Wednesday, February 28, 2024

United Nations Reform is Needed Urgently for the Sake of Our Human Security

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 By Professor Lyal S. Sunga.

The United Nations Security Council is responsible for determining the existence of any threat to or breach of the peace or act of aggression and for taking measures to restore international peace and security (under articles 39, 41 and 42 in Chapter VII of the Charter).

Whereas the General Assembly can only recommend rather than compel action, the Council can invoke Chapter VII and adopt a resolution binding on all member States to address the situation, even using military force if necessary to restore peace and security. Where UN collective security fails, we see the tragedies of Syria, Iraq, Yemen, Afghanistan and other unresolved armed conflicts.

It is well known that no draft Council decision, except those on purely procedural matters, can be adopted without nine affirmative Council votes including the concurring votes of the permanent members, which means in practice either an affirmative or an abstaining vote. This allows China, France, Russia, the UK and US to block any Council draft resolution, even if all other 14 Council members vote for example to deploy UN peacekeepers to a troubled zone to keep belligerents apart and enforce peace.

Including veto privileges for permanent Council members in the Charter was intended in 1945 to ensure that UN coercive action could be taken only where all 5 major powers agreed. It would also make collective security action, based on the an attack against one is an attack against all principle, more effective, by ensuring that big powers did not line up on opposite sides of a conflict, escalating tensions, perhaps even risking nuclear war.

In practice however, permanent Council members frequently use their veto powers in ways that prioritize their political and strategic interests over international peace and security and that can let armed conflicts and all the human misery associated with them continue. Since 1945, vetoes were used to block draft Council decisions for example to: address the Palestine question; condemn the USSR’s 1956 invasion of Hungary; impose a cease-fire between Egypt and Israel (Suez, 1956); demilitarize Jammu and Kashmir; condemn Southern Rhodesia’s racist regime; admit Vietnam as a UN member; denounce apartheid; expel South Africa from Namibia; denounce the US invasion of Grenada; and denounce the Soviet Union’s invasion of Afghanistan. The Council failed to stop the Khmer Rouge from wiping out millions in Cambodia from 1975-1979, or to prevent extremist Hutu militia from massacring between a half million and one million Rwandans in 1994, and there are more recent examples. Since the Syrian civil war broke out in March 2011, four Council draft resolutions to negotiate peace, condemn the violence and refer the situation to the International Criminal Court, were vetoed – the death toll is now climbing to 400 thousand.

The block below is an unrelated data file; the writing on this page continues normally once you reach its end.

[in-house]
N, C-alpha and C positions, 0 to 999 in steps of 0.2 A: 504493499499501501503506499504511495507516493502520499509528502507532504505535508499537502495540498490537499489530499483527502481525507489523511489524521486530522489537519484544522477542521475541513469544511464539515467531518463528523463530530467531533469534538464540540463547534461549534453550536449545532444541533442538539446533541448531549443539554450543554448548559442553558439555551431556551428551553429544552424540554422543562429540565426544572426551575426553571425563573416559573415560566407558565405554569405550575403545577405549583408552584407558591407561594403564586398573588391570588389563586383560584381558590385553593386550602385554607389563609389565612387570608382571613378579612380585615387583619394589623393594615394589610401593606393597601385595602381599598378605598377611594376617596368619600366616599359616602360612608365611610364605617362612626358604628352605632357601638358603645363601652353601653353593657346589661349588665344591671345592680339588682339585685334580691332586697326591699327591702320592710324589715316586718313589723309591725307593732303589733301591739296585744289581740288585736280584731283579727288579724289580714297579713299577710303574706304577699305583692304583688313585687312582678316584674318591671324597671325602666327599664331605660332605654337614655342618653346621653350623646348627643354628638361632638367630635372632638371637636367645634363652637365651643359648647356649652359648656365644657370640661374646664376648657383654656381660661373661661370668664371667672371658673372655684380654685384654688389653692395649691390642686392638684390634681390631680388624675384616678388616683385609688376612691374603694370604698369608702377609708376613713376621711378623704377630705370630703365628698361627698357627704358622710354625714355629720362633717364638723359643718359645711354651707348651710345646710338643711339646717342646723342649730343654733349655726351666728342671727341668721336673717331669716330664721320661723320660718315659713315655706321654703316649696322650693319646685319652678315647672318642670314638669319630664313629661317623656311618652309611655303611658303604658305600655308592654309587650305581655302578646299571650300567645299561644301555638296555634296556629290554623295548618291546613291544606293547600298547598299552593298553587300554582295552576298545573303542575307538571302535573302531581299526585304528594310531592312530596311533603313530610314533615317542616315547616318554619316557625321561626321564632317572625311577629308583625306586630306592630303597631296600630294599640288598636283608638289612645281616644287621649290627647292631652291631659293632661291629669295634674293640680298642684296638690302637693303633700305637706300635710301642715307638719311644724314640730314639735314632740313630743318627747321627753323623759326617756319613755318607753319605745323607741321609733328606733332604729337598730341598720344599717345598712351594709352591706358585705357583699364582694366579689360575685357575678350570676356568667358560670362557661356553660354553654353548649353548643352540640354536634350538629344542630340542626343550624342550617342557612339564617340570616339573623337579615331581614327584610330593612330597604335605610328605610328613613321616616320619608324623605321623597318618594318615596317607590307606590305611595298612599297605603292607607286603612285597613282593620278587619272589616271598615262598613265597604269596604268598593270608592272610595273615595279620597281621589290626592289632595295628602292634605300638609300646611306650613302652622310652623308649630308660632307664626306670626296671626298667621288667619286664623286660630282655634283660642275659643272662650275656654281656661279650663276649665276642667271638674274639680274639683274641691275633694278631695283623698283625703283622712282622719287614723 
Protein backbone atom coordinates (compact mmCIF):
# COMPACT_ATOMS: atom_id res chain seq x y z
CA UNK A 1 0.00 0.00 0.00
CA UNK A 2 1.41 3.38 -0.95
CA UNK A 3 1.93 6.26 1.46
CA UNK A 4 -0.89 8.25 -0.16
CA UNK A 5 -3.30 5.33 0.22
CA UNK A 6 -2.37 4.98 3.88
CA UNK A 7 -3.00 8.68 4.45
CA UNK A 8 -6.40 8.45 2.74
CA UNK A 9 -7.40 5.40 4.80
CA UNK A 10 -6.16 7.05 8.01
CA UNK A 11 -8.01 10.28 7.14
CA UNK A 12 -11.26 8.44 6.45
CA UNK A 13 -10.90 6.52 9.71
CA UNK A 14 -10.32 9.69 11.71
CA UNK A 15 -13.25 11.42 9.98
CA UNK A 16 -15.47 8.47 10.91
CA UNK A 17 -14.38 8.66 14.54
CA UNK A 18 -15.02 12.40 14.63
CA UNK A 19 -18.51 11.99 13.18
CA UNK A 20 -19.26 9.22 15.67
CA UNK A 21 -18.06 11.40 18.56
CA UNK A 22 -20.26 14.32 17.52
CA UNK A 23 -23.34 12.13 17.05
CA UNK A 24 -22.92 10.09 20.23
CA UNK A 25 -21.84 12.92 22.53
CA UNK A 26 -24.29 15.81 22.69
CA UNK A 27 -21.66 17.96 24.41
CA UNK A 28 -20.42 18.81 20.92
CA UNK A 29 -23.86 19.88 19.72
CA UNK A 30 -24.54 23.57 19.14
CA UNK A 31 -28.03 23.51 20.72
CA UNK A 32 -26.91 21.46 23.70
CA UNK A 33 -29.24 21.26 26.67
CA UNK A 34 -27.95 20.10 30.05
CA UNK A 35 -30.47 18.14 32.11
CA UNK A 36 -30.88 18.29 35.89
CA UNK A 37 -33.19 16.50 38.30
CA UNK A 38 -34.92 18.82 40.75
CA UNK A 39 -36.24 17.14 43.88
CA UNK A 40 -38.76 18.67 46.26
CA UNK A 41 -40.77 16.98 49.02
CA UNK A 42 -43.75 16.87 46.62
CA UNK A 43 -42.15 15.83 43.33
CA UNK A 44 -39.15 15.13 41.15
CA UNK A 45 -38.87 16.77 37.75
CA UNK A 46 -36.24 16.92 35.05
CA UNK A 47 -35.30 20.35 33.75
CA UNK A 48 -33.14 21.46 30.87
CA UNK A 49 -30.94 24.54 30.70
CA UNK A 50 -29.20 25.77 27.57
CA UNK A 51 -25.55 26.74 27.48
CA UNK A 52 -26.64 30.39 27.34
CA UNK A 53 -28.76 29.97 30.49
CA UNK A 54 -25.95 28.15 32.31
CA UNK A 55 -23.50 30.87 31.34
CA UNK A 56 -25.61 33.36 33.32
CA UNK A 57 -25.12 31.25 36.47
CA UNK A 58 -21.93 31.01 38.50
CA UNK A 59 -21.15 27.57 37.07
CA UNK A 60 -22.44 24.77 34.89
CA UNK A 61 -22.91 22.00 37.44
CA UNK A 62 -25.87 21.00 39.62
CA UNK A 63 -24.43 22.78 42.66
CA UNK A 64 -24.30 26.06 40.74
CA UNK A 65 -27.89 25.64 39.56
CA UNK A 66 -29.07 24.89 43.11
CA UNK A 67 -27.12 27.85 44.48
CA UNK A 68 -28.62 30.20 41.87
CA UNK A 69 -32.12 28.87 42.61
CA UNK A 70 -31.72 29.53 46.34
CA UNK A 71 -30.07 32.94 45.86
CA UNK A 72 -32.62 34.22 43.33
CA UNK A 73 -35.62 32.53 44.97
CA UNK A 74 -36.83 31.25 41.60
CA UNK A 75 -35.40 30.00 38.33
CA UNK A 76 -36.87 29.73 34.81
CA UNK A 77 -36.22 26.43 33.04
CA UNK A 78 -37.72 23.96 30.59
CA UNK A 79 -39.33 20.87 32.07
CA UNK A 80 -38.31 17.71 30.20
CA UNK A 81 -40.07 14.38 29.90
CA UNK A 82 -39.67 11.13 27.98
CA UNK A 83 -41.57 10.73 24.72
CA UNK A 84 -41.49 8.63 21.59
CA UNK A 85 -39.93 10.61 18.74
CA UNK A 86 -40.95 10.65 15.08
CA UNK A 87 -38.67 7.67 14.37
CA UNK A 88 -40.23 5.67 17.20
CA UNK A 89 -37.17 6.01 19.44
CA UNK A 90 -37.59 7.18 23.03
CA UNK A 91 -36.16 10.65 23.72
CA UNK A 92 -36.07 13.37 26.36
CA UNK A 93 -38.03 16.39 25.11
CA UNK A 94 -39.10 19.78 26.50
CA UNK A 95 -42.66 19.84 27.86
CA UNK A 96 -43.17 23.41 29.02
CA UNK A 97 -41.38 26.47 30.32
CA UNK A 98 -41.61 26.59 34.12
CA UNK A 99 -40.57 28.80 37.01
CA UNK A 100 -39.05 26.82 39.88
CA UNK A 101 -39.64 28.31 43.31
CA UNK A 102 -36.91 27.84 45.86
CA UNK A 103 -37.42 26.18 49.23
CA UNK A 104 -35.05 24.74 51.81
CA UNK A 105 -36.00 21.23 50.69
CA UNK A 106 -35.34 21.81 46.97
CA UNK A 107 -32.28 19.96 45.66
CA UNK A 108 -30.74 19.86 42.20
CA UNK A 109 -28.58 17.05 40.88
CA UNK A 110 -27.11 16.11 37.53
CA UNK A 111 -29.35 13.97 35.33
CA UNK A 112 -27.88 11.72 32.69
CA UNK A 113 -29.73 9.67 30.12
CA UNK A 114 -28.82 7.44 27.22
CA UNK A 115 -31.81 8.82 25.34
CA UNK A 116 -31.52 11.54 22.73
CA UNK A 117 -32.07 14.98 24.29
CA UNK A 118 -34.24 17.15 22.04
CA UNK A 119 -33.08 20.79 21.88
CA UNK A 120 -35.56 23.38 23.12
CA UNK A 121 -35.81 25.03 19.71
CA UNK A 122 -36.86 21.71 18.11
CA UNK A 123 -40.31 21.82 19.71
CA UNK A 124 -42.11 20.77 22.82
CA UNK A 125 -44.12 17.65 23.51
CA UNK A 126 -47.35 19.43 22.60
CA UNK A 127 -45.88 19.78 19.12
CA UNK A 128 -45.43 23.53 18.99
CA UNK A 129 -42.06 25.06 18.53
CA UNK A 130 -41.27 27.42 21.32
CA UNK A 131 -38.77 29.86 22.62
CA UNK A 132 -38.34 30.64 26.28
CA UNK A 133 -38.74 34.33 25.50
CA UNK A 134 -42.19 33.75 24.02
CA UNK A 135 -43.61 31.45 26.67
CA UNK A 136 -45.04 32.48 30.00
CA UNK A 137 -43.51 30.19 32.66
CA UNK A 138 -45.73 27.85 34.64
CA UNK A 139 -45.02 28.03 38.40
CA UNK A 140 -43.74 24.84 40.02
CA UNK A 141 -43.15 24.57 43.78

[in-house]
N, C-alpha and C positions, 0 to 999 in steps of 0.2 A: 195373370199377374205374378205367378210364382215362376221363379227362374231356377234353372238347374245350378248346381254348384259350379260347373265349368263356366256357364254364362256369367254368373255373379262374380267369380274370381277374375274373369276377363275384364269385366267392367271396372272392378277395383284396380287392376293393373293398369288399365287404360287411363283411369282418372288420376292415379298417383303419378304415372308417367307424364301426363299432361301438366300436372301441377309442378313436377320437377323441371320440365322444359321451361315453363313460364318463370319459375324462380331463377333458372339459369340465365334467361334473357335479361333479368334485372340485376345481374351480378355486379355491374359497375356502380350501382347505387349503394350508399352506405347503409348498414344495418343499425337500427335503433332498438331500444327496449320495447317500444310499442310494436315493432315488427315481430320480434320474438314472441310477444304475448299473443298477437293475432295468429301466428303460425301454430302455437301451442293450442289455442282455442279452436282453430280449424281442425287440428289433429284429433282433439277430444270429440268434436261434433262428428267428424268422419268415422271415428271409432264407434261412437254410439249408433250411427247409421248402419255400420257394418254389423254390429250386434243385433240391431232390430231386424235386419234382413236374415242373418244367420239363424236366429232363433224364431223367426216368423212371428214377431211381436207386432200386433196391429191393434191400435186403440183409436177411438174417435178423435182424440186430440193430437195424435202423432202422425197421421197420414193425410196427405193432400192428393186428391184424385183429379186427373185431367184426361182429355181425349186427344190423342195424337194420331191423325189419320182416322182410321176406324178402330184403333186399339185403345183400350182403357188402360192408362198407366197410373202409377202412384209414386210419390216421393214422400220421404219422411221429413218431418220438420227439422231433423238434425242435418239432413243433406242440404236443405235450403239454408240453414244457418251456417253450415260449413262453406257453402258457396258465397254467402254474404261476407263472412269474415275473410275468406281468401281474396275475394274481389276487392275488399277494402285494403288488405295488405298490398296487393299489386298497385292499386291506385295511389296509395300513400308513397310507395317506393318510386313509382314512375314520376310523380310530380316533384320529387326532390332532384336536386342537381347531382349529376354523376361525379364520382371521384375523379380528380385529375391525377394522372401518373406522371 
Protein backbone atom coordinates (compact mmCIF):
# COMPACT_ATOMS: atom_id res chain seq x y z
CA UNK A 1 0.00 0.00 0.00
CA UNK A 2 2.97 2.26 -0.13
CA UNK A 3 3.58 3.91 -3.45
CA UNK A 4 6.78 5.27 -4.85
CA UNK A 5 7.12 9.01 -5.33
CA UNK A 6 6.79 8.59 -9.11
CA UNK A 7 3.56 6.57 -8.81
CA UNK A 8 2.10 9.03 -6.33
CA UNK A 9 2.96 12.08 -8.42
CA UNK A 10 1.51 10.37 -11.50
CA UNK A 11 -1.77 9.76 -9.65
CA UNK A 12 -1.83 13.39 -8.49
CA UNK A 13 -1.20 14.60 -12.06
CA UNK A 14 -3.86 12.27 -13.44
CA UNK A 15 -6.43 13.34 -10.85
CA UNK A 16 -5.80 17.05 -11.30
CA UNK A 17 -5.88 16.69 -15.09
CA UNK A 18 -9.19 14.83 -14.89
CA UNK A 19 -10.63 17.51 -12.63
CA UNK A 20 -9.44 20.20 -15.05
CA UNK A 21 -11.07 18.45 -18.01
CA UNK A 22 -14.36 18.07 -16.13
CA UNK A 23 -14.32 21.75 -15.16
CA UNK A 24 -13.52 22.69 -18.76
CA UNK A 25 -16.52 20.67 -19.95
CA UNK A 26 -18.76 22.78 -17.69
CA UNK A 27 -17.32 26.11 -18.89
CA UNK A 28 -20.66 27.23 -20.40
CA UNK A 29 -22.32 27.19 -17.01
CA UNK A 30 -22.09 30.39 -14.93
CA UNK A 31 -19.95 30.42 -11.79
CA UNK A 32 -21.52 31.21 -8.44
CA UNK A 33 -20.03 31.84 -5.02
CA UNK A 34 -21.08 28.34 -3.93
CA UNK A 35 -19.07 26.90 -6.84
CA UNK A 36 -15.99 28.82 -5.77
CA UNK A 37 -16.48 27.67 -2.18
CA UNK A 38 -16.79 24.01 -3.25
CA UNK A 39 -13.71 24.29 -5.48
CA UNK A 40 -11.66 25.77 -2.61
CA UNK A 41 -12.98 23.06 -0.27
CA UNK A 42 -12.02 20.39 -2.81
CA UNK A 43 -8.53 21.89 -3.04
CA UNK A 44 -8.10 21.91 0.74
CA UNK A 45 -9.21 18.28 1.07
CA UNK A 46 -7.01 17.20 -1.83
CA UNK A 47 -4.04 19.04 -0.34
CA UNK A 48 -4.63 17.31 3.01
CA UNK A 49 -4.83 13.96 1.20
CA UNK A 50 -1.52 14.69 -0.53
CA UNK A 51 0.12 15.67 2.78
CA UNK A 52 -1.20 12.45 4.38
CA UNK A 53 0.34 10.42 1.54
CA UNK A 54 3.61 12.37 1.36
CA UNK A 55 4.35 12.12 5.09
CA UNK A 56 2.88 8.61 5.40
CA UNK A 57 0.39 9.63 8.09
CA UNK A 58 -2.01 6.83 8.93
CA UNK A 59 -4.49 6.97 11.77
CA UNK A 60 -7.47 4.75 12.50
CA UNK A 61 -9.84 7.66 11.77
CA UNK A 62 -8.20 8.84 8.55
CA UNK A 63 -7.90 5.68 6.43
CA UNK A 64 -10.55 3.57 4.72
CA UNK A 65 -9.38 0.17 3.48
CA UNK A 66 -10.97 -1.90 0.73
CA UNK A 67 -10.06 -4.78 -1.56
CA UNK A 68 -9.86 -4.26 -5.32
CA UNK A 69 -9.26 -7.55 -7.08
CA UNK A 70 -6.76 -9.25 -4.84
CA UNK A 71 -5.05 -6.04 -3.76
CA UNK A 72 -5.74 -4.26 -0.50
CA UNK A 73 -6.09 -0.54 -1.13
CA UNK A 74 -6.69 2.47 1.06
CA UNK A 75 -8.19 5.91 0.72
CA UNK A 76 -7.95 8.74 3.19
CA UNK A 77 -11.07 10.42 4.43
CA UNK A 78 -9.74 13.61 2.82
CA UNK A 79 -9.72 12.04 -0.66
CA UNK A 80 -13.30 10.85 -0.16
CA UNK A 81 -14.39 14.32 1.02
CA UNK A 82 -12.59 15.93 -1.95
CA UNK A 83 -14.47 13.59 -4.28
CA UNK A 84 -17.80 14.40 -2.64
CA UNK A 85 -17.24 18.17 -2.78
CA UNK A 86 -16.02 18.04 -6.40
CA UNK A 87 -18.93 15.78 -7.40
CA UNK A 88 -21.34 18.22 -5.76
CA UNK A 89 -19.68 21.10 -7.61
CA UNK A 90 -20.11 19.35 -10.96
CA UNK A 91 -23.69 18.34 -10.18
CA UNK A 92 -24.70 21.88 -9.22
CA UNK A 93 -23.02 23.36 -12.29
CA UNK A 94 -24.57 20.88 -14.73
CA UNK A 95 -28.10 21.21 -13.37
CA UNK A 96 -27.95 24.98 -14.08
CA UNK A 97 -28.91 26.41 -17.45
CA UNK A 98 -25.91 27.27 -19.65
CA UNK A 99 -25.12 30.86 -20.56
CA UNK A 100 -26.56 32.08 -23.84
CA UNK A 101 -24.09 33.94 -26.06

Reforming the UN, a process initiated in 1992, and revamping the Council from anachronistic, hamstrung and ineffectual, to representative, responsible and responsive, are admittedly no easy tasks. Charter amendment requires a two-thirds majority of the 193 member States including all permanent members. Agreement will have to be reached upon: altering veto privileges (which some current permanent members strongly oppose); making regional representation more equitable; improving Council working methods; and optimizing the relationship among the Security Council, General Assembly and the UN Peacebuilding Commission.

The Razali Formula (1997) favours expanding permanent Council membership, but without extending veto powers to new members. Kofi Annan’s Plans A and B (2004) leave veto powers and current permanent membership intact, increase only the Council’s non-permanent membership, and tinker with the length of non-permanent member terms. Brazil, Germany, India, Japan, South Africa and Nigeria among others, insist on becoming permanent members, while certain others put themselves forward. The complex variety of proposals, shifting member State support for them, and challenges of reaching agreement, seem to cry out for reforming the UN reform process itself!

Yet protecting human security is everyone’s business since anyone anywhere can fall victim to war or other breach of the peace. As the race for new Secretary-General warms up, thankfully, certain candidates have been emphasizing UN reform as a priority concern. In our interdependent world, United Nations reform is needed urgently for the sake of our human security.

Crossing the Nile on Motorized Raft
Crossing the Nile on Motorized Raft

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Lyal S. Sunga has conducted monitoring, investigation, reporting, technical cooperation, education and training in some 55 countries over the last 25 years in human rights, humanitarian law and international criminal law.

He is Head of the Rule of Law program at the Hague Institute for Global Justice in The Netherlands, and Visiting Professor at the Raoul Wallenberg Institute for Human Rights and Humanitarian Law in Lund, Sweden


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